Williams, Joy 1944–
Williams, Joy 1944–
Born February 11, 1944, in Chelmsford, MA; daughter of William Lloyd (a minister) and Elisabeth Williams; married Rust Hills (a writer and editor); children: Caitlin. Education: Marietta College, M.A. (magna cum laude), 1963; University of Iowa, M.F.A., 1965. Politics: Democrat. Religion: Protestant.
Home—FL and AZ. Agent—Amanda Urban, International Creative Management, 40 W. 57th St., New York, NY 10019-4001.
Author. U.S. Navy, Mate Marine Laboratory, Siesta Key, FL, researcher and data analyst, 1967-69; visiting instructor at University of Houston, 1982; University of Florida, 1983; University of California, Irvine, 1984; University of Iowa, 1984, 2000; University of Arizona, 1987-92; Ithaca College, 2000; University of Montana, 2000; University of Texas at Austin, 2000; and Washington University, St. Louis, MO, 2005.
National Endowment for the Arts grant, 1973; National Book Award finalist, 1973, for State of Grace; Guggenheim fellowship, 1974; National Magazine Award for fiction, 1980, for "The Farm"; literature citation, 1989, and Straus Living Award, 1993-97, both from American Academy of Arts and Letters; Rea Award for the Short Story, 1999, for Taking Care and Escapes; Pulitzer Prize finalist, 2001, for The Quick and the Dead; finalist, National Book Critics Circle Award, 2001, for Ill Nature: Rants and Reflections on Humanity and Other Animals; Los Angeles Times Book Award nomination for fiction, 2001, for The Quick and the Dead, and 2004, for Honored Guest: Stories.
State of Grace (novel), Doubleday (New York, NY), 1973.
The Changeling (novel), Doubleday (New York, NY), 1978.
Taking Care (short stories), Random House (New York, NY), 1982.
The Florida Keys: A History and Guide, Random House (New York, NY), 1986, tenth edition, 2003.
Breaking and Entering (novel), Vintage (New York, NY), 1988.
Escapes (short stories), Atlantic Monthly Press (Boston, MA), 1990.
Florida (essays), Graphic Arts Center (Portland, ME), 1999.
The Quick and the Dead (novel), Knopf (New York, NY), 2000.
Ill Nature: Rants and Reflections on Humanity and Other Animals (essays) Lyons Press (New York, NY), 2001.
Honored Guest: Stories, Knopf (New York, NY), 2004.
Contributor of short stories to anthologies, including O. Henry Prize Story Collection, edited by William Abrahams and Richard Poirier, Doubleday, 1966; Secret Lives of Our Time, edited by Gordon Lish, Doubleday, 1973; Bitches and Sad Ladies, Harper Magazine Press (New York, NY), 1974; All Our Secrets Are the Same, edited by Pat Rotter, Norton (New York, NY), 1977; Best American Short Stories, 1978, edited by Theodore Solotaroff, Houghton (Boston, MA), 1978; The Norton Anthology of Short Fiction, edited by R.V. Cassell, Norton, 1978; Women on Woman Alone, Dell (New York, NY), 1978; Matters of Life and Death, edited by Tobias Wolff, Ecco Press (New York, NY), 1982; Great Esquire Fiction, Viking (New York, NY), 1983; Story, edited by Litzinger and Oates, Health, 1985; Best American Short Stories, 1985, edited by Gail Godwin and Shannon Ravenel, Houghton, 1985; American Short Stories, 1986, edited by Raymond Carver and Ravenel, Houghton, 1986; Best American Short Stories, 1987, Houghton, 1987; and American Short Story Masterpieces, edited by Carver and Ravenel, Delacorte (New York, NY), 1987. Contributor of short stories and essays to periodicals, including Paris Review, Esquire, Tri-Quarterly, New Yorker, Grand Street, Harper's, and Granta.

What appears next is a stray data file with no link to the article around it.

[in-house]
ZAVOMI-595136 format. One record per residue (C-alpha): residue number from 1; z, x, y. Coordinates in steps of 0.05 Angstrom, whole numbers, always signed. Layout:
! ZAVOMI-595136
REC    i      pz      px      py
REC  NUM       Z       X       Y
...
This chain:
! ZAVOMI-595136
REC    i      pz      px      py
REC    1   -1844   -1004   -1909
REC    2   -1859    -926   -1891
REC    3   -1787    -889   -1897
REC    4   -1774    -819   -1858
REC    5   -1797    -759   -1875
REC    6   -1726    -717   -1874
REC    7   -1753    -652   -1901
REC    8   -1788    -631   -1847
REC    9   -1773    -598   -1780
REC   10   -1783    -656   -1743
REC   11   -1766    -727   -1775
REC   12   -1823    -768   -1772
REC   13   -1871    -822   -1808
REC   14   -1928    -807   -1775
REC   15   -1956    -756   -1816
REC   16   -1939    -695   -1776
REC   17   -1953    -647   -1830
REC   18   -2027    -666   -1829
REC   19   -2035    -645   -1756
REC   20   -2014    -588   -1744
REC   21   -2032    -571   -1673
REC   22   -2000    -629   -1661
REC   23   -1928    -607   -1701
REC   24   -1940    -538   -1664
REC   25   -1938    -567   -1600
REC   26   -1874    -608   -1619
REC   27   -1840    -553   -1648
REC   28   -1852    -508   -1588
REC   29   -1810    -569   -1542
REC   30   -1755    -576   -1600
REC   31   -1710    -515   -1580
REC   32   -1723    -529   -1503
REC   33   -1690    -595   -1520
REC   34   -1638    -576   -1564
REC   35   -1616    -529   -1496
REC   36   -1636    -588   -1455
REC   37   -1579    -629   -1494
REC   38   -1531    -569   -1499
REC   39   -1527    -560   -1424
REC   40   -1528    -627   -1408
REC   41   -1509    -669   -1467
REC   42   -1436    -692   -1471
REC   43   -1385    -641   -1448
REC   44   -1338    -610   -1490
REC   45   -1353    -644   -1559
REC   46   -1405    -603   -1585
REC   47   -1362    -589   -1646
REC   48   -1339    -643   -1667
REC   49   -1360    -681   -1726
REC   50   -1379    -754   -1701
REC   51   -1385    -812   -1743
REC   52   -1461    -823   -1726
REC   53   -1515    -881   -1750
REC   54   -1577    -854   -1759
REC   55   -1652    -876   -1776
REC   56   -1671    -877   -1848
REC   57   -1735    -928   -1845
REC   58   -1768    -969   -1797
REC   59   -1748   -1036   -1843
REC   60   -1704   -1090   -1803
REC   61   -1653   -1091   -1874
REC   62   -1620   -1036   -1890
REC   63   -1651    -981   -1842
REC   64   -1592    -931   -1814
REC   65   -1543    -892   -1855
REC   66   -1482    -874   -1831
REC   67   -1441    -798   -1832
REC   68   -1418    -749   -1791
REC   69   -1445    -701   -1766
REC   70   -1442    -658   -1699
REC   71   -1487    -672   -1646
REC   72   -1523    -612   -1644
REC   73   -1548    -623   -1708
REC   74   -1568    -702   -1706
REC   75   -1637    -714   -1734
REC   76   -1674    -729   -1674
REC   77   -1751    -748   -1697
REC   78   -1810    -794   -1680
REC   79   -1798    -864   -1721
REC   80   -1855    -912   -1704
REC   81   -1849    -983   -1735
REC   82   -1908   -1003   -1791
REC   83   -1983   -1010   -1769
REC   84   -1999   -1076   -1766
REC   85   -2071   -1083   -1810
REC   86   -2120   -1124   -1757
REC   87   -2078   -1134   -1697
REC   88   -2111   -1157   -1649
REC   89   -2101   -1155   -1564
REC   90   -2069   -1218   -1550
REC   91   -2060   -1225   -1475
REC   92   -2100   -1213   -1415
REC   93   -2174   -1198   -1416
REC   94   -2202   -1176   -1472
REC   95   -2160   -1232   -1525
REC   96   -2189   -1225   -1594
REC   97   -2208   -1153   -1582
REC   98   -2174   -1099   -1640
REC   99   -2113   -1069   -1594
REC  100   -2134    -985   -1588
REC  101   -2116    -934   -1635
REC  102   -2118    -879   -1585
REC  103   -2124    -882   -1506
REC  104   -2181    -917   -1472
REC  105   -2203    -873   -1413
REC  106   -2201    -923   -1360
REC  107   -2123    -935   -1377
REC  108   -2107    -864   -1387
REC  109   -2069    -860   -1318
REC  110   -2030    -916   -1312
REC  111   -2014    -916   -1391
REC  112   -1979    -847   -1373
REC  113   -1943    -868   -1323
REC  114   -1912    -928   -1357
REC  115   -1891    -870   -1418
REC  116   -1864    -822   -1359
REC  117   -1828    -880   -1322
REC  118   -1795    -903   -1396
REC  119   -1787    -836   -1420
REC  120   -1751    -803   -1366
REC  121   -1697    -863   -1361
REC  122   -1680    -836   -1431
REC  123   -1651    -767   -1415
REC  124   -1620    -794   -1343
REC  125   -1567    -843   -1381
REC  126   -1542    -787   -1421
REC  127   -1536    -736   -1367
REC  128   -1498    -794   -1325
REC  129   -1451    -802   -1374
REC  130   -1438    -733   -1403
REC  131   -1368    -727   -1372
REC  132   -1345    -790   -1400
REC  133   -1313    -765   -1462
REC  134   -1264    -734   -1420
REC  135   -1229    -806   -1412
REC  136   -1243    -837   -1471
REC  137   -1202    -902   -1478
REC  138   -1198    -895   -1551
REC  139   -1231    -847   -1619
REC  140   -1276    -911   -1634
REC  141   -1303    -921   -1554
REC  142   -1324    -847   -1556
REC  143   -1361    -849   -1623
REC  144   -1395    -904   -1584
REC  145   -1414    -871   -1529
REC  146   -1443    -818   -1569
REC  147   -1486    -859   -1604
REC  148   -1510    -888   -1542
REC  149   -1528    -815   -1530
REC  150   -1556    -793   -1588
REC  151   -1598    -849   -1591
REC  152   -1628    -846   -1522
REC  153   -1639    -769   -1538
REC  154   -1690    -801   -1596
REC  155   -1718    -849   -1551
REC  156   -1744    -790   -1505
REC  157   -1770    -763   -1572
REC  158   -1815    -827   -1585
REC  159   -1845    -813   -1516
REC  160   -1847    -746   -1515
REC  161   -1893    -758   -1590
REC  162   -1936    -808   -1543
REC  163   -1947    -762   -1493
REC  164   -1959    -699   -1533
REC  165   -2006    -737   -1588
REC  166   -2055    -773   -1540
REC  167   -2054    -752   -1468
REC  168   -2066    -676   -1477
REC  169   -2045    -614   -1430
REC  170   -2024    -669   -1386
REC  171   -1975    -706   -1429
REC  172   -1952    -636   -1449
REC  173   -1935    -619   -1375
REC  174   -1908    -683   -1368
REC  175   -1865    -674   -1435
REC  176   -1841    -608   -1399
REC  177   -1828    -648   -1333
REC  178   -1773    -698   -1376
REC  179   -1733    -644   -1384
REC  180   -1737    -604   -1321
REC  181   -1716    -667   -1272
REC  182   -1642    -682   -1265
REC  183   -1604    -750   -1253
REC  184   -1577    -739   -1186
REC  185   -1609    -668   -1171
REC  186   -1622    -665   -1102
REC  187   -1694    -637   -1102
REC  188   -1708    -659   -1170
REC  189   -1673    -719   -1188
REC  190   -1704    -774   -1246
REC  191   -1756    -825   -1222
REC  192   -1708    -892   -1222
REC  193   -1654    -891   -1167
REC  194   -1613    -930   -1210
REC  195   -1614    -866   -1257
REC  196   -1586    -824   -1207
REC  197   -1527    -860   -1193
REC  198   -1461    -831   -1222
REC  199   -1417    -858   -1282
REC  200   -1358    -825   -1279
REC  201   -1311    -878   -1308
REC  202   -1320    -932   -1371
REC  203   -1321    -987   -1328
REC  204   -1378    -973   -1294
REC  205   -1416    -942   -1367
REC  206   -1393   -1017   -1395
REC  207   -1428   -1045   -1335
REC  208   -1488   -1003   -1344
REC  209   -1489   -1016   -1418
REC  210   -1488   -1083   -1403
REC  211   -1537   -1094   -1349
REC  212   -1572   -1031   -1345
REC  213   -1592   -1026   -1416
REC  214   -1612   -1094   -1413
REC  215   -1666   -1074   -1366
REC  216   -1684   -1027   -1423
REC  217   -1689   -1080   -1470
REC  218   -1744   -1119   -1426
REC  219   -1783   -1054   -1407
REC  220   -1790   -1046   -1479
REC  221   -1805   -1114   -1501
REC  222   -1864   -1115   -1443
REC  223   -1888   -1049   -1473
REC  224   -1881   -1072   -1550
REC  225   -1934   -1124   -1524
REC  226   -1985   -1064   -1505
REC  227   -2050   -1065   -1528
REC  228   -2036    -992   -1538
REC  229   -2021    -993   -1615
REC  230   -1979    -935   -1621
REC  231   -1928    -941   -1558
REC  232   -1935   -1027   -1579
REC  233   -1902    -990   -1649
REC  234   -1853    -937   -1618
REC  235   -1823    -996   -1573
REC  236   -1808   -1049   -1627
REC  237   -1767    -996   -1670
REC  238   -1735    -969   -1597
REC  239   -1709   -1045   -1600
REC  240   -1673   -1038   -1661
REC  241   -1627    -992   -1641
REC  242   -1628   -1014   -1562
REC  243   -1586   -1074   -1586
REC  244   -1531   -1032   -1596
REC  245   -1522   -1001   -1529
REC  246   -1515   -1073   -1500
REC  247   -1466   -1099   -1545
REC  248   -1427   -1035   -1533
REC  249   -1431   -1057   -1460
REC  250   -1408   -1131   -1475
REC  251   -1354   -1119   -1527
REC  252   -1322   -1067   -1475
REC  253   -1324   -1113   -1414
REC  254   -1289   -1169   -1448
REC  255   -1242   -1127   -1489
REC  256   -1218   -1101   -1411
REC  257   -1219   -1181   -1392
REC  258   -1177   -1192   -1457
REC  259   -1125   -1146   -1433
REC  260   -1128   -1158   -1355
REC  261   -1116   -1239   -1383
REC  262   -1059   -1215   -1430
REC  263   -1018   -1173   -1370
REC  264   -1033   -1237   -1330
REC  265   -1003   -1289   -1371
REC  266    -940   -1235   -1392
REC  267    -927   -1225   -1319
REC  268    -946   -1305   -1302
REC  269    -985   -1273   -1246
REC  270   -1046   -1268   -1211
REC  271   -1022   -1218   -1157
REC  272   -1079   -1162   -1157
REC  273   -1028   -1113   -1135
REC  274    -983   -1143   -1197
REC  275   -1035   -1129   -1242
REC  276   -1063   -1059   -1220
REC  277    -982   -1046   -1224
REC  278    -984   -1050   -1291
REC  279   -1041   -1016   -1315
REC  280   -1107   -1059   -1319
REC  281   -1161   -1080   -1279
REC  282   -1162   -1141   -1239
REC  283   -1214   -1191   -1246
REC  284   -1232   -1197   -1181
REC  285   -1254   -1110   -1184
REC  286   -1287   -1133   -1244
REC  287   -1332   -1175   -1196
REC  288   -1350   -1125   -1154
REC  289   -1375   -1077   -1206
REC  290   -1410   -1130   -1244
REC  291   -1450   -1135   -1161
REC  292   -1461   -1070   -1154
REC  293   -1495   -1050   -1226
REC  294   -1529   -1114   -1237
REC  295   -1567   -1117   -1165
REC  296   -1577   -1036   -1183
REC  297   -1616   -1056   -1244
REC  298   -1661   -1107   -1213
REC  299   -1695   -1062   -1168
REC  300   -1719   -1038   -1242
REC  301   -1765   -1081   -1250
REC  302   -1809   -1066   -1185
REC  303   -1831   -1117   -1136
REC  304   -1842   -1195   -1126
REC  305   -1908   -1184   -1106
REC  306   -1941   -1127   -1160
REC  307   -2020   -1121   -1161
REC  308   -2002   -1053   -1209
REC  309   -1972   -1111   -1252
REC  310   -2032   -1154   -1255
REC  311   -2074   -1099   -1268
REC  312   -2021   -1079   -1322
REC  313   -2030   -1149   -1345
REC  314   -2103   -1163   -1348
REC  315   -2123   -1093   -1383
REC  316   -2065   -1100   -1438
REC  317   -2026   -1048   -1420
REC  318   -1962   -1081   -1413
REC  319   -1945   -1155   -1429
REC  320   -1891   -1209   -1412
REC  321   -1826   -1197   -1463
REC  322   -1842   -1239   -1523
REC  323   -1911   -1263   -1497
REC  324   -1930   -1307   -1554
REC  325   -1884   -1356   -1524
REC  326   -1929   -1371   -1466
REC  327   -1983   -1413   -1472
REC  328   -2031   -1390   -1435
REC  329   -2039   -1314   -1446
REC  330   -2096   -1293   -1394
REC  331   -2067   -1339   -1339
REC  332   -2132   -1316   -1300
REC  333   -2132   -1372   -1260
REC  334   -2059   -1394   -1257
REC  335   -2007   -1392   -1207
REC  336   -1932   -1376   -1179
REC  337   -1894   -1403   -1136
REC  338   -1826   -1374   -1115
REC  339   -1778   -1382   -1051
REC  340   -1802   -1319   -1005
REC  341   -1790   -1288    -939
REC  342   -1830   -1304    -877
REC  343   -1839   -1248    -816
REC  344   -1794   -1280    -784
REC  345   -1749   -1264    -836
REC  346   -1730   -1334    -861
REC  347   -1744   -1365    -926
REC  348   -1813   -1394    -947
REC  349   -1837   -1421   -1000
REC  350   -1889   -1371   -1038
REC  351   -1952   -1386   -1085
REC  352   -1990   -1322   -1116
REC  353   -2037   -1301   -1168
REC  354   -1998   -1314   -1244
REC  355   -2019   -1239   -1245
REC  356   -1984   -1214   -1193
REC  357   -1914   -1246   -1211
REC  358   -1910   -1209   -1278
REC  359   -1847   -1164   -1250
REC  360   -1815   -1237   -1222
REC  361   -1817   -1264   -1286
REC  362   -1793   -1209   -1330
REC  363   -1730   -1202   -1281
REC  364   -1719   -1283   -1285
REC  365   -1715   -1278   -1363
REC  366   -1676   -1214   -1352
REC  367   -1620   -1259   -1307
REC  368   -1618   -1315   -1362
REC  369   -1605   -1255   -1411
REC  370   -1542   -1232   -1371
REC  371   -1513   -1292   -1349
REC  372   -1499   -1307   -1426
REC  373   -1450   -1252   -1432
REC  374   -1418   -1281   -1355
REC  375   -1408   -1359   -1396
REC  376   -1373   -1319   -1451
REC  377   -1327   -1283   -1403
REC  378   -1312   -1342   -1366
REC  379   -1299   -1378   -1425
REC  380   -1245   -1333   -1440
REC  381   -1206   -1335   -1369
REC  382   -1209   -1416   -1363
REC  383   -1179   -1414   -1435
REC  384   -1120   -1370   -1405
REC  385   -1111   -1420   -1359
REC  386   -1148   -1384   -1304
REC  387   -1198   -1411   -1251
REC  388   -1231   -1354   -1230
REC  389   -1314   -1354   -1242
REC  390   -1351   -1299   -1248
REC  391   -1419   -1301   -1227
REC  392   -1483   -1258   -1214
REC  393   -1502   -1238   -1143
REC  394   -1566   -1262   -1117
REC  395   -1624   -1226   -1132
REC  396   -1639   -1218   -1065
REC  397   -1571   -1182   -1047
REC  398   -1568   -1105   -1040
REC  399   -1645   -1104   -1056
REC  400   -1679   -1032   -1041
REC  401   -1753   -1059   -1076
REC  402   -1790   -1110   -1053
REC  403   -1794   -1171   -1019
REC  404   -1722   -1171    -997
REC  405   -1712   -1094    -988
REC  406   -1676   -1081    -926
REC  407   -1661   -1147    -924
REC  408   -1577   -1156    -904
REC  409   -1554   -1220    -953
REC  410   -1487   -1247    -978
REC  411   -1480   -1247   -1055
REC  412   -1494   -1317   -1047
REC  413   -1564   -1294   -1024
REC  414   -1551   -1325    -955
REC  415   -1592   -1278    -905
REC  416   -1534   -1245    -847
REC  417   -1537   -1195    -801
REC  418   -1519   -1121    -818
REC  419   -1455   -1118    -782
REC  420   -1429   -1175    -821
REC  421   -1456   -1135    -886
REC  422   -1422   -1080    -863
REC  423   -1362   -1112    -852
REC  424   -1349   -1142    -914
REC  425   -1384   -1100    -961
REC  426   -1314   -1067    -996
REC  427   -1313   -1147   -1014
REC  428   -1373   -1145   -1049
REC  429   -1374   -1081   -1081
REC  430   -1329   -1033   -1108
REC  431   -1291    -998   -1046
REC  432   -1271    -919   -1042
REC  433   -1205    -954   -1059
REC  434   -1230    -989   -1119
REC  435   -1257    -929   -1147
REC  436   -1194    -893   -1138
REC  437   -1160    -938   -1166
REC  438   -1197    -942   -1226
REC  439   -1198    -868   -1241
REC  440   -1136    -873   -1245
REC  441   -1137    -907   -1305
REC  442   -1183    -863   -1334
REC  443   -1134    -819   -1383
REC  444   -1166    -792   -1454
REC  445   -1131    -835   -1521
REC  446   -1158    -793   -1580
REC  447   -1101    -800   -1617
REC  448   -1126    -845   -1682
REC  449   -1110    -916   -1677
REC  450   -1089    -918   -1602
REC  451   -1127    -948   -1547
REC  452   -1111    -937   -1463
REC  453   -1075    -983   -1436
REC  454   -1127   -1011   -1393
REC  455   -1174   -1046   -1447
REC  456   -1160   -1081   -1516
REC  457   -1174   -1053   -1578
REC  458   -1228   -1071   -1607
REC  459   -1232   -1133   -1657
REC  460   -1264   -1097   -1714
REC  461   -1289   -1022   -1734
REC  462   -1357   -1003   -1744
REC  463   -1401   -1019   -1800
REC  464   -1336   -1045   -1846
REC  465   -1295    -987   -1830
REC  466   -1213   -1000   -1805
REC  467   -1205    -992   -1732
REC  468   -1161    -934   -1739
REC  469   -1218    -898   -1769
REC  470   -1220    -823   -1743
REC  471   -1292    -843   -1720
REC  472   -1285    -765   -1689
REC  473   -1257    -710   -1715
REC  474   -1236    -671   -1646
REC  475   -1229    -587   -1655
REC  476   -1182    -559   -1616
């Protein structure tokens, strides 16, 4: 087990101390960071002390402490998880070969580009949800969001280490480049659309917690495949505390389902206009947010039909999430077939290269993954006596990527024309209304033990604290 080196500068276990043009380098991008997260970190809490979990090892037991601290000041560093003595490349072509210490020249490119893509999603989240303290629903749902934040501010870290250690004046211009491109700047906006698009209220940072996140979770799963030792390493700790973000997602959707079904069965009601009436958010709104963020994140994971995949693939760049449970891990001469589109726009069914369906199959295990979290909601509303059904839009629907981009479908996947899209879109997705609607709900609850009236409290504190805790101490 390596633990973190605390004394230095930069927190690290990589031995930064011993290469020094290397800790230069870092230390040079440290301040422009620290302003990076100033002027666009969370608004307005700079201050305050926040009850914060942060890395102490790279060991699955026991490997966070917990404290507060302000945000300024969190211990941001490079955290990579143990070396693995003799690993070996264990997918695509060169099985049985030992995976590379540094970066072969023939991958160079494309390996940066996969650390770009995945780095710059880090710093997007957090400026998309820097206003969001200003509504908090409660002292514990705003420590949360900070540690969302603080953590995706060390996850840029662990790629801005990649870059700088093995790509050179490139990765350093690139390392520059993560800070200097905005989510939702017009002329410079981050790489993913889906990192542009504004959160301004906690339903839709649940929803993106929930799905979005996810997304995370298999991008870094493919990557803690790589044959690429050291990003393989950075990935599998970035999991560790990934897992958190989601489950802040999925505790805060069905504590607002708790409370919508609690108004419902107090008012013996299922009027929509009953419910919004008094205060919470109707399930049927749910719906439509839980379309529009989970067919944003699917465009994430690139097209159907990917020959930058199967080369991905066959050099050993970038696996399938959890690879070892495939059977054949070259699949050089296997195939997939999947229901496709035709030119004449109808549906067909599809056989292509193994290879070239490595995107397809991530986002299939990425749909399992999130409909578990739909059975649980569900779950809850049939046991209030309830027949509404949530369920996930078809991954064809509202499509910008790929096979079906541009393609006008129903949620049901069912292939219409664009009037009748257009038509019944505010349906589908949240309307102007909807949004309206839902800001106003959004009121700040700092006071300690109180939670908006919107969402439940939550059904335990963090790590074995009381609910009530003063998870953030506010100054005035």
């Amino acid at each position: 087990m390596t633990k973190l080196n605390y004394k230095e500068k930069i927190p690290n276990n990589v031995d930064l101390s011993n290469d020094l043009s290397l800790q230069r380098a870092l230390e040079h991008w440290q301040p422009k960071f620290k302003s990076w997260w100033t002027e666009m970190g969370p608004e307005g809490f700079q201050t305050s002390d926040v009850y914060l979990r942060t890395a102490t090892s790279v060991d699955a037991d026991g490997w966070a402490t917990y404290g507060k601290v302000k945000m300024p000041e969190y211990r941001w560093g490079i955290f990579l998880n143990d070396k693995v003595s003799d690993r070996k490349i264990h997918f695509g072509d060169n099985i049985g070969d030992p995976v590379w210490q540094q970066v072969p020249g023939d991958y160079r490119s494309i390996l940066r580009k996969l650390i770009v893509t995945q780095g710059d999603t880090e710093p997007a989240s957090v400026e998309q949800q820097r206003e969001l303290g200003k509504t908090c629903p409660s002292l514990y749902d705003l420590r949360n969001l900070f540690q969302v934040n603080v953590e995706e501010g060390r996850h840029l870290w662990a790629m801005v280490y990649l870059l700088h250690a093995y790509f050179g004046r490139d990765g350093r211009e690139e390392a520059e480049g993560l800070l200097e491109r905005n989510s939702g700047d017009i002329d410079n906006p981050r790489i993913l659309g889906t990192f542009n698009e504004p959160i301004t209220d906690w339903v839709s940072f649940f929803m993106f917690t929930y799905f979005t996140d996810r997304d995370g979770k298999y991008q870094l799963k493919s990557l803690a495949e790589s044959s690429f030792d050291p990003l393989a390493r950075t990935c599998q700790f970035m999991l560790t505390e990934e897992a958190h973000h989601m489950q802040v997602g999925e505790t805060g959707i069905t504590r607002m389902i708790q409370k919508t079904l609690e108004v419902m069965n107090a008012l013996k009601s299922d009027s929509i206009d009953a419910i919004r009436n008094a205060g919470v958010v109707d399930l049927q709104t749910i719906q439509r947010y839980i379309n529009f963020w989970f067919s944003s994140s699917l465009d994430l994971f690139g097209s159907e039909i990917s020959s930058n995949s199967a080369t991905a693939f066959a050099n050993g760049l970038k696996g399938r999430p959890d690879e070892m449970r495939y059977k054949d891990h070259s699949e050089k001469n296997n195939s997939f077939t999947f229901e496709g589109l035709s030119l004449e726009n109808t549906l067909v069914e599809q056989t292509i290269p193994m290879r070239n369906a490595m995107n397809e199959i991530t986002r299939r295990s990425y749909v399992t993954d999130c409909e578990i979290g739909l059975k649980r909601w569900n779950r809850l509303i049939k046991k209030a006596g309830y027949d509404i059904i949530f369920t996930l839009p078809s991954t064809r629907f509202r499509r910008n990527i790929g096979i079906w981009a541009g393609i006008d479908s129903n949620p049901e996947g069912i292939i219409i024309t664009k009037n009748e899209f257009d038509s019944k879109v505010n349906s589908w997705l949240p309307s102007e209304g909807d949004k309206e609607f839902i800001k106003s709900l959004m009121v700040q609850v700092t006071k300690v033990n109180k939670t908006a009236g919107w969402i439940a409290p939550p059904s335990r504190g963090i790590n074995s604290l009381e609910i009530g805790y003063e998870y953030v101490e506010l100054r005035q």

"I think Joy Williams may be the most ‘relevant’ woman writing at this time," remarked Anatole Broyard in his New York Times review of Williams's first novel, State of Grace. "I can't tell which moves me more: her historical inevitability or her talent." In her novels and short stories, Williams writes with a surrealistic intensity of how ordinary lives are vulnerable to horror and hopelessness. Although critics have responded somewhat unevenly to her fiction, they nonetheless recognize her unique talent and skill. Gail Godwin observed in the Chicago Tribune Books that "Joy Williams ‘writes like’ nobody but Joy Williams, and that is distinctively sufficient…. She has her own sound. Her writing style is laconic, austere, yet numinously suggestive."
Williams first attracted popular and critical attention with State of Grace, an impressionistic novel in which "shards of experiences slowly assemble into a powerful portrayal of … a heroine cursed by total recall," according to an Antioch Review contributor. The novel follows the heroine "from her pregnancy to the birth of her child," reported David Bromwich in Commentary, "with generous flashbacks to her religious childhood and her early free-living and free-loving adulthood." Godwin cautioned in the New York Times Book Review that while the "fated heroine of this bleak but beautifully-crafted first novel may well be the final perfected archetype of all the ‘sad ladies’ … [she] is no simple ‘slice-of-despair’ character; her sad story becomes, through the author's skill and intention, transubstantiated into significant myth." Although the Antioch Review contributor believed the book's nonlinear structure causes problems with unity, the critic found a "totally involving immediacy" in the novel and concluded: "All Joy Williams needs is the ability to better organize and control the visions of her extraordinary imagination. She is almost certain to write a novel that will be even finer than this one."